Who will win, should win at the 2022 Oscars

  • Andrew Garfield stars as Jim Bakker and Jessica Chastain as Tammy Faye Bakker in “TAMMY FAYE’S EYES.”

  • This image released by Disney shows Emma Stone in a scene from “Cruella.” (Laurie Sparham/Disney via AP)

  • Will Smith in Warner Bros. ‘King Richard’ Pictures. PhotoWarner Bros.

  • Emilia Jones and Troy Kotsur in “CODA”.

  • At left are Ilda Mason as Luz, Ariana DeBose as Anita, and Ana Isabelle as Rosalia in “West Side Story.” (Niko Tavernise/20th Century Studios via AP)

  • Jane Campion / “The Power of the Dog” (Photo by Richard Shotwell/Invision/AP, File)

After the pandemic Oscars produced by Steven Soderbergh last year, where the top prize went to Chloe Zhao’s documentary-feature hybrid “Nomadland”, I am ready to nominate “Cruel” better picture if only for fun and not last three hours. Speaking of “Cruella,” the Academy of Motion Picture Arts and Sciences heartlessly handed out awards for Editing, Production Design, Sound, Music, Makeup and Hair, Documentary Short, the live action short and the live show animated short. Why don’t they cut those endless and often awful production numbers instead? I hope presenter Rachel Zegler, who wasn’t invited to the ceremony herself, organizes a protest.

Soothsayers have been predicting for months that this year’s big winner will be Jane Campion’s ‘The Power of the Dog’, a Netflix-funded Western that Sam Elliott, who has apparently never seen ‘Quigley Down Under’, got recently commissioned to shoot in New Zealand. But suddenly “CODA,” a film about a young, hearing woman from a tight-knit Deaf family, and winner of the SAG Ensemble Award and the PGA Daryl F. Zanuck Award is a favorite, despite not having no director, editing or any nomination in the craftsman category is a deal breaker. Of the 10 nominees, “The Power of the Dog” has the most nominations, 12. “Dune” has second place, 10. “Belfast” and “West Side Story” tied at seven each. The real best movie is Ryusuke Hamaguchi’s three-hour existential “Drive My Car.” The category is a draw. Will ‘The Power of the Dog’ Break the ‘Netflix Curse’ and Win? Against many past odds and indicators, I predict well-being “CODA” has the momentum to win.

In the Best Actor race, I respect the nominees, though I thought Benedict Cumberbatch’s performance as the sexually repressed and toxic cowboy in “The Power of the Dog” was overworked. Javier Bardem is ridiculously charming and smart like Desi Arnaz in “Being the Ricardos.” Denzel Washington burns with a harsh, jewel-like flame in “Macbeth,” and Andrew Garfield is heartbreaking as playwright/composer Jonathan Larson in Lin Manuel Miranda’s semi-underrated musical “tick, tick…Boom.” , which has only two nominations. While I would give the award to Garfield. The winner will be Will Smith for his moving and eccentric turn as the multitasking, overworked father-coach of tennis superstars Venus and Serena Williams in “King Richard.”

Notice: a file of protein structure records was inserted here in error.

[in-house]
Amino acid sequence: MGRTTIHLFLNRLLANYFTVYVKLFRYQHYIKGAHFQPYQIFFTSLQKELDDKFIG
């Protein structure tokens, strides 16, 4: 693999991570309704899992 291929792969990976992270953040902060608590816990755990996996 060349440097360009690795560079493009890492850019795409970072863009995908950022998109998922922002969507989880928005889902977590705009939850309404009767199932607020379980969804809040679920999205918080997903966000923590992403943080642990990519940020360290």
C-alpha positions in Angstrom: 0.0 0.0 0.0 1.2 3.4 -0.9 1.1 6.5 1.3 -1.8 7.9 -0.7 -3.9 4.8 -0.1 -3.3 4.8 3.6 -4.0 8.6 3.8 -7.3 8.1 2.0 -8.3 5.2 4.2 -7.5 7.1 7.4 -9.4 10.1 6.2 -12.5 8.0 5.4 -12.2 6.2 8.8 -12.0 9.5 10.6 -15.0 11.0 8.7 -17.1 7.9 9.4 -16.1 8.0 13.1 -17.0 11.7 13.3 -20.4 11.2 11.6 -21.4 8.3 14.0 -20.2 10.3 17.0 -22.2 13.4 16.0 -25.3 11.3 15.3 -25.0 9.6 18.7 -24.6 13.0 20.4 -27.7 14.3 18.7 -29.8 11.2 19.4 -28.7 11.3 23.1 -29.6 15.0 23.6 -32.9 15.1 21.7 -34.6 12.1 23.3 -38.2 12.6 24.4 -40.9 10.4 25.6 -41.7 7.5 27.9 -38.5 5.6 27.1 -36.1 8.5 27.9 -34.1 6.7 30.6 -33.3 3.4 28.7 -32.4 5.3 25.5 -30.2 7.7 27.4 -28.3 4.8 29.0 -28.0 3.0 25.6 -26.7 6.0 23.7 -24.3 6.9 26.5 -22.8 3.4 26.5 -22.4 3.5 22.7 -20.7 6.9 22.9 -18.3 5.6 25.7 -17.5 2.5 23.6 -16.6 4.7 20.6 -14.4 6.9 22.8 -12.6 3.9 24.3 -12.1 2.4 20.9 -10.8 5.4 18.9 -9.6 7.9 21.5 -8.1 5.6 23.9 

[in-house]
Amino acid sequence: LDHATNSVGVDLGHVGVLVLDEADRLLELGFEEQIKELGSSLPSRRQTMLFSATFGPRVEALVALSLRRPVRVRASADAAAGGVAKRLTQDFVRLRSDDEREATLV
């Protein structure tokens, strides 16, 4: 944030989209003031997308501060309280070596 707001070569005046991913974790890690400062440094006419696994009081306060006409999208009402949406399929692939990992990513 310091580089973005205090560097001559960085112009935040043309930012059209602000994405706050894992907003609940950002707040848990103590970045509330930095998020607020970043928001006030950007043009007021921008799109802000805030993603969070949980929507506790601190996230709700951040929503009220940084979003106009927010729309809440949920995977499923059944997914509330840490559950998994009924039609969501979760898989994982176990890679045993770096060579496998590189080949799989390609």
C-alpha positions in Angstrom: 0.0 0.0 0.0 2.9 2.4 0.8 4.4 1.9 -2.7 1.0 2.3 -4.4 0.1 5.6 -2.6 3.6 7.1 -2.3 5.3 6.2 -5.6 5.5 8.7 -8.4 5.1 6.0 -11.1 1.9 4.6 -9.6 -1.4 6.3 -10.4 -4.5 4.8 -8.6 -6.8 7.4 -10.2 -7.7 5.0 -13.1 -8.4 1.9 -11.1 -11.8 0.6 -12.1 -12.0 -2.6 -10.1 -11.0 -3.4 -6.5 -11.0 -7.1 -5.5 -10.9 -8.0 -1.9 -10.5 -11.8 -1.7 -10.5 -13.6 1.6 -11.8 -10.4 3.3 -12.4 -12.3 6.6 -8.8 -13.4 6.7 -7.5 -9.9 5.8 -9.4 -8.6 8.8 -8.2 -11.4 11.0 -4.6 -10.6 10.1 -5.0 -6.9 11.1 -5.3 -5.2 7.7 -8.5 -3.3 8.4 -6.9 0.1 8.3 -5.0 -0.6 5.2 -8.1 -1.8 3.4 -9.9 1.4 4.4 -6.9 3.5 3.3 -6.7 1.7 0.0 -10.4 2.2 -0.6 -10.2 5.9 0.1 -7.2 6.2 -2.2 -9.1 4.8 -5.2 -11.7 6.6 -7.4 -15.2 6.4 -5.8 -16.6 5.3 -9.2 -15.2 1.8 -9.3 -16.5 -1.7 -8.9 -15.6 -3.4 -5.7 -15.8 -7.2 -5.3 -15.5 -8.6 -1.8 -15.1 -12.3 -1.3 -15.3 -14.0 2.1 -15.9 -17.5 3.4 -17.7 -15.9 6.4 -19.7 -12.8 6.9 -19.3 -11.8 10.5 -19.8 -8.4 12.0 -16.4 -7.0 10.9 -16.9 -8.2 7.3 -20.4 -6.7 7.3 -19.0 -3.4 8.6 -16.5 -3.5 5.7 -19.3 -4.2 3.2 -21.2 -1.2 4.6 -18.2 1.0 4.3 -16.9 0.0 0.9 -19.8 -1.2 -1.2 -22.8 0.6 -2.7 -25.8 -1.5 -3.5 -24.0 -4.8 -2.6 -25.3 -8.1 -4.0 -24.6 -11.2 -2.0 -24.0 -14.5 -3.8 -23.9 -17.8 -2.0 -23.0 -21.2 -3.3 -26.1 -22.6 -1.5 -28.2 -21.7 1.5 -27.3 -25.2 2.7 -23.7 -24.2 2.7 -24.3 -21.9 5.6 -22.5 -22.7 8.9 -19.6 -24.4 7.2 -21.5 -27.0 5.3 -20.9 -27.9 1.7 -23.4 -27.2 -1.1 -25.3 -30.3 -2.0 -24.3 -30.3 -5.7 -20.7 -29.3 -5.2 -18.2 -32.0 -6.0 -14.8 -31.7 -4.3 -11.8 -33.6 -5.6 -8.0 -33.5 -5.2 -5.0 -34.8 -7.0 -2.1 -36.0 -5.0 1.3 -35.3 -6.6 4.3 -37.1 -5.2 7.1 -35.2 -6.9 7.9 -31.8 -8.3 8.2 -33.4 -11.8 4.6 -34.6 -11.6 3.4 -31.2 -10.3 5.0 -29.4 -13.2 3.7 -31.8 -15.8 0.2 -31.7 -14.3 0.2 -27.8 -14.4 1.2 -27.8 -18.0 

His win at the Screen Actors Guild Awards will likely be three times nominated Jessica Chastain (“Zero Dark Thirty,” “The Help”) as the winner of the actress race for her semi-grotesque performance as Bible-beating evangelical Tammy Faye Bakker. Losing and gaining weight led to the Oscars. Climbing inside a horse’s carcass sealed it. In that case, Chastain was ready to look horrible in prosthetics for her art. Come get your gold, Tammy Faye. Fellow nominees Nicole Kidman (“Being the Ricardos”), Kristen Stewart (“Spencer”), Penelope Cruz (“Parallel Mothers”) and Olivia Colman (“The Lost Daughter”) can take solace in the fact that they’re all more deserving, especially Cruz.

In the supporting cast race, my favorite is Ciaran Hinds from “Belfast.” Kodi Smit-McPhee and Jesse Plemons, both good at ‘The Power of the Dog,’ are set to cancel. Recent “Being the Ricardos” winner JK Simmons is wry, brooding and funny in “Being the Ricardos.” But the great deaf actor Troy Kotsur of “CODA” will win, making him a record holder.

A worthy Ariana DeBose will win the Supporting Actress award for her exuberant and cheerful performance, not to mention her dancing, in “West Side Story.” Former winner Judi Dench (“Belfast”), rising star Jessie Buckley (“The Lost Daughter”), powerful Aunjanue Ellis (“King Richard”) and irresistible Kirsten Dunst (“The Power of the Dog” ) will be left empty. handed over.

Jeanne Campion, former Oscar winner for the original screenplay of “The Piano” (1994), will win the prize for best director. I don’t know why we have 10 possible Best Picture nominations, but the director category remains at five, forcing five lousy rebuffs. Ryusuke Hamaguchi (“Drive My Car”) and former best director for “Schindler’s List” and “Saving Private Ryan” and 19-time nominee Steven Spielberg (“West Side Story”) are more deserving. Eight-time nominee Kenneth Branagh deserves to win another day. Paul Thomas Anderson is lucky to be in this category for his low-calorie “licorice pizza.”

That’s it. Watch the show on Sunday night, congratulations to the winners.

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